How the world became infatuated with sakura cherry blossoms.

The gift traveled a long way to reach its new home: by the time it arrived in Washington D.C. on March 26, 1912, it had crossed an ocean and a continent, coming to rest almost 7,000 miles from its point of origin.

If the Americans were pleased by the present of 3,020 cherry trees presented to the city by Tokyo Mayor Yukio Ozaki, they were overjoyed when the trees began to bloom. Along the Tidal Basin that links the Potomac River with the Washington Channel, the veritable pink forest set off the white marble city to perfection. As the blossoms dropped from the trees weeks later, amused onlookers strolled through showers of pink confetti that whirled through the air. A centuries-old secret was out at last.

The Japanese caught wind of the magic of the delicate pink blooms native to their archipelago as early as the 700s. The country’s emperors and imperial courtiers were taken by their beauty, and these tastemakers of the ancien monde delighted in holding picnics and poetry readings beneath the blossoming trees as March turned to April. The mania fed the myths that sprang up around the trees. Enchanted fairies were thought to breathe the flowers into life. Magical powers were ascribed to the blossom, which was used to divine the quality of the autumn harvest in advance. As the centuries passed, the sakura branched into woodblock art, becoming a staple of the genre as well as a cultural touchpoint.

“There’s often been a bit of a kind of artistic preoccupation in Japan with impermanence, with things that appear for a very short space of time, are very beautiful and then disappear,” says Olly Hogben, a former teacher from Britain who spent several years living Japan. “The cherry blossom exemplifies that quite wonderfully, because it’s very limited in the amount of time it’s there.”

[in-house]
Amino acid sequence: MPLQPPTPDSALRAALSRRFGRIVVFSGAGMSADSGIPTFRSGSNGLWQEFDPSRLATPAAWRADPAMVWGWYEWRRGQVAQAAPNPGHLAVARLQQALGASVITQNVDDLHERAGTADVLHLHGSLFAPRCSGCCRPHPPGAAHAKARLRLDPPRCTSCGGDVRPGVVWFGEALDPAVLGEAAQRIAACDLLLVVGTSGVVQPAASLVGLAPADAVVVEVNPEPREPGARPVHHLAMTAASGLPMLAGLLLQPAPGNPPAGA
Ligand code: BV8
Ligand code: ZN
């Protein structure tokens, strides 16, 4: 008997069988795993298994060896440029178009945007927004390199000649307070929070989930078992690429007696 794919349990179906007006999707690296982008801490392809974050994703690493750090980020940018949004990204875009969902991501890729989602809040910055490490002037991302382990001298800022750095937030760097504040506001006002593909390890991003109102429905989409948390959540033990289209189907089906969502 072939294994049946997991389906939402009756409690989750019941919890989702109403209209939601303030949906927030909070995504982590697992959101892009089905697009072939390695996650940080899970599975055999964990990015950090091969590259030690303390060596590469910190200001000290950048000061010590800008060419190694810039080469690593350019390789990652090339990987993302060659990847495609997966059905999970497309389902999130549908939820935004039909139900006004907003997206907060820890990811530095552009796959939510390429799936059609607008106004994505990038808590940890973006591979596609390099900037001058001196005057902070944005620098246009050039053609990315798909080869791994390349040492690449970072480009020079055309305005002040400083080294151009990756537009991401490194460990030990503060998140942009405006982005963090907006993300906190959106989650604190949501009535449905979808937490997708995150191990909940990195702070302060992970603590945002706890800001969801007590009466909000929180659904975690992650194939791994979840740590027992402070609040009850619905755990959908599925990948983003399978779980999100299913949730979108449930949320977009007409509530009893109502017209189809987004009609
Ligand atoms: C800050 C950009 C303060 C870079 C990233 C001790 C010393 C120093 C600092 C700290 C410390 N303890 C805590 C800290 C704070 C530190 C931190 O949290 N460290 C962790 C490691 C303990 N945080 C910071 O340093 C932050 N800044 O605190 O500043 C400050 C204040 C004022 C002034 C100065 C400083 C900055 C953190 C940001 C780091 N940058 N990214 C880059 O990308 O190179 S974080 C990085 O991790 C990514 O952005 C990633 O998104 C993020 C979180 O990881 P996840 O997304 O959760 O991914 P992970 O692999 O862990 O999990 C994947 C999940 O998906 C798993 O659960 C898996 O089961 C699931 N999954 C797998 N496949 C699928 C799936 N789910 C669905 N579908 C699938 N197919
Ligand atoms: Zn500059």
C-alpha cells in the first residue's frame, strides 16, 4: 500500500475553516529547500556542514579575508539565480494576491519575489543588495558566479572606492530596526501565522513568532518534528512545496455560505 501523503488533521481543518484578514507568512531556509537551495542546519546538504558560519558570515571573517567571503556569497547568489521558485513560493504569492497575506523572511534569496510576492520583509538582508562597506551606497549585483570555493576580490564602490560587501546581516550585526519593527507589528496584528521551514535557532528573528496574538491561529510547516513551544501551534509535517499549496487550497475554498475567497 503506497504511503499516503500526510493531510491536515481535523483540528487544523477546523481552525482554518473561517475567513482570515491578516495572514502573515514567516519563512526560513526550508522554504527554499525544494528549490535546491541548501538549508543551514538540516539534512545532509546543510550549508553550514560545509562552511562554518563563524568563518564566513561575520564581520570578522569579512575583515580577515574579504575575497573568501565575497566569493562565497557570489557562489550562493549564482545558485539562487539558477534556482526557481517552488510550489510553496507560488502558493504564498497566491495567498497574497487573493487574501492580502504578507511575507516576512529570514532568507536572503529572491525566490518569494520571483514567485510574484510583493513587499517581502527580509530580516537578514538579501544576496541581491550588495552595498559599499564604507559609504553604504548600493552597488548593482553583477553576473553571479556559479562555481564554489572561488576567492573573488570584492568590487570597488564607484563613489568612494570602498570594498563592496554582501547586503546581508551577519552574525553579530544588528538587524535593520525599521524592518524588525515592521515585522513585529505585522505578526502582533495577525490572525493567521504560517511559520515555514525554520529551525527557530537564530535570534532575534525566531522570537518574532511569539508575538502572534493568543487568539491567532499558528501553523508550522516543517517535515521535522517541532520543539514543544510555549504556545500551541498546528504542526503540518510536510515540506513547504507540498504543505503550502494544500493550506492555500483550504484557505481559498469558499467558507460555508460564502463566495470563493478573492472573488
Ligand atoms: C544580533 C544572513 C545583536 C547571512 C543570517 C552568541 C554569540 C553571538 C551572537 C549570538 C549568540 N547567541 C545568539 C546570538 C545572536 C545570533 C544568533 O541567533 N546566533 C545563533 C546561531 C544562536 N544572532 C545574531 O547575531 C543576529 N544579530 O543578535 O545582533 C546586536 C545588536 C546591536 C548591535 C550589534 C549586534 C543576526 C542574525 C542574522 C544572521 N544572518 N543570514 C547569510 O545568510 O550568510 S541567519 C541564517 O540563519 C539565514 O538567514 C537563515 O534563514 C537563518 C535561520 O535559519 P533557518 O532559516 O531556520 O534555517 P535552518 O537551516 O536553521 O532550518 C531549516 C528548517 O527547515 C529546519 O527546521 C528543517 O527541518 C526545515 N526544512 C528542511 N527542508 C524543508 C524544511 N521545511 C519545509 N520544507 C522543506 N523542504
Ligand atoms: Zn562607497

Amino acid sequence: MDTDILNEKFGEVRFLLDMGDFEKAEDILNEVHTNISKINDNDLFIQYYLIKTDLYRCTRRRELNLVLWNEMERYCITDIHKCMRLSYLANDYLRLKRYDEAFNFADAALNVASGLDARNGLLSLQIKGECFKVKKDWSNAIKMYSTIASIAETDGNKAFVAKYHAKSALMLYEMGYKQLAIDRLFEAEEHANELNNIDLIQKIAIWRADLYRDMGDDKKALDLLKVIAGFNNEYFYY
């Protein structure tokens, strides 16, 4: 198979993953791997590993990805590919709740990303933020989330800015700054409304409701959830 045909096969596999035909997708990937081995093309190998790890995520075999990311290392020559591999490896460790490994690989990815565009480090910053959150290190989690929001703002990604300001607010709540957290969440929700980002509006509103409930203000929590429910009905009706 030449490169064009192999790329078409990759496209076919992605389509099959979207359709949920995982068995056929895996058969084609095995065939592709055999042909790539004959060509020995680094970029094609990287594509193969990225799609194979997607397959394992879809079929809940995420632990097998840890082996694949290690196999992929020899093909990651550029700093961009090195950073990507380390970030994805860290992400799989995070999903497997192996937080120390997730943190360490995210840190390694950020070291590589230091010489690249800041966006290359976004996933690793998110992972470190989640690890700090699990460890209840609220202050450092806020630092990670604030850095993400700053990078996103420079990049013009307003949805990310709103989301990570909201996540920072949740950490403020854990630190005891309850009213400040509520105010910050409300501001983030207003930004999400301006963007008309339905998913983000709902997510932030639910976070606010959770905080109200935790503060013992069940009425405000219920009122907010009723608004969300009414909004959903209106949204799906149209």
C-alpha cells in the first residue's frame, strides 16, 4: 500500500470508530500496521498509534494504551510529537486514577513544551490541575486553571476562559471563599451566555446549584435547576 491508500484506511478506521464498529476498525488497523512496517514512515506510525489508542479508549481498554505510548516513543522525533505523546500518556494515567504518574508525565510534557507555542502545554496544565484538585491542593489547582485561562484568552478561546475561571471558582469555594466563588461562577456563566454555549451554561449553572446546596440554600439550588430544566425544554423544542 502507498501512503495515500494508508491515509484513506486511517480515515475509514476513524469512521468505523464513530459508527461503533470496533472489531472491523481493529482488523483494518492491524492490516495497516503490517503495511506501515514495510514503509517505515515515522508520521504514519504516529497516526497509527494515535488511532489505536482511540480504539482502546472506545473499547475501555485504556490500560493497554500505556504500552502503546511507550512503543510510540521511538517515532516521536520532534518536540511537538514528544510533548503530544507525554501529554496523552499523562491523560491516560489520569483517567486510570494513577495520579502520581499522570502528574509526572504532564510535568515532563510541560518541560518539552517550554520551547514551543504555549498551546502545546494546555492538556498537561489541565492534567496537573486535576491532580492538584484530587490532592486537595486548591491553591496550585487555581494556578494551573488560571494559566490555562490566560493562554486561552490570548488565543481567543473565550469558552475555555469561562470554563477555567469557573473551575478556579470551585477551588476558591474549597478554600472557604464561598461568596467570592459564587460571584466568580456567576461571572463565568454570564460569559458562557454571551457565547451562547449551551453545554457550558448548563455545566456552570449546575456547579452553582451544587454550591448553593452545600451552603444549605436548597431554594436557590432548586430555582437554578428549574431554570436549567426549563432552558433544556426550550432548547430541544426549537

April marks both the start of the school year and the fiscal year in Japan, where cherry blossom fever remains passion and pastime. With the coming of spring, the nation unites for hanami, or flower-watching parties. The arrival of the cherry blossoms is so highly anticipated that there’s an entire forecast broadcast on the evening news dedicated to predicting when the trees will bloom in different parts of country.

The fleeting duration of the sakura bloom – usually about three weeks – resonates particularly well among the Japanese. Its ephemeral nature has been likened to everything that dazzles for a short time and fades, from a woman’s beauty to the life of a samurai. In cities like Kyoto, the blossoms are lit up at night with the light of paper lanterns as citizens partake in yozakura, or hanami after dark.

Meanwhile, passion for cherry blossoms has been spread far and wide. China, Japan and Korea engage in a spirited perennial debate as to where exactly the flowering tree originated, with each nation loudly and proudly proclaiming that the first cherry trees actually blossomed within its borders. The trees itself have branched out: Cherry trees can now be seen in special places all over the world, including Toronto, Seattle, Milan and Macon, Georgia, which boasts more than 300,000 examples of the delicate tree thanks to the passion and pride of a local realtor. But nowhere is the anticipation for spring felt as it is in Japan, where anticipation for spring — and the coming of the cherry blossom — remains eternal.

Take full advantage of springtime in Japan on Luxury Gold’s Majestic Japan trip.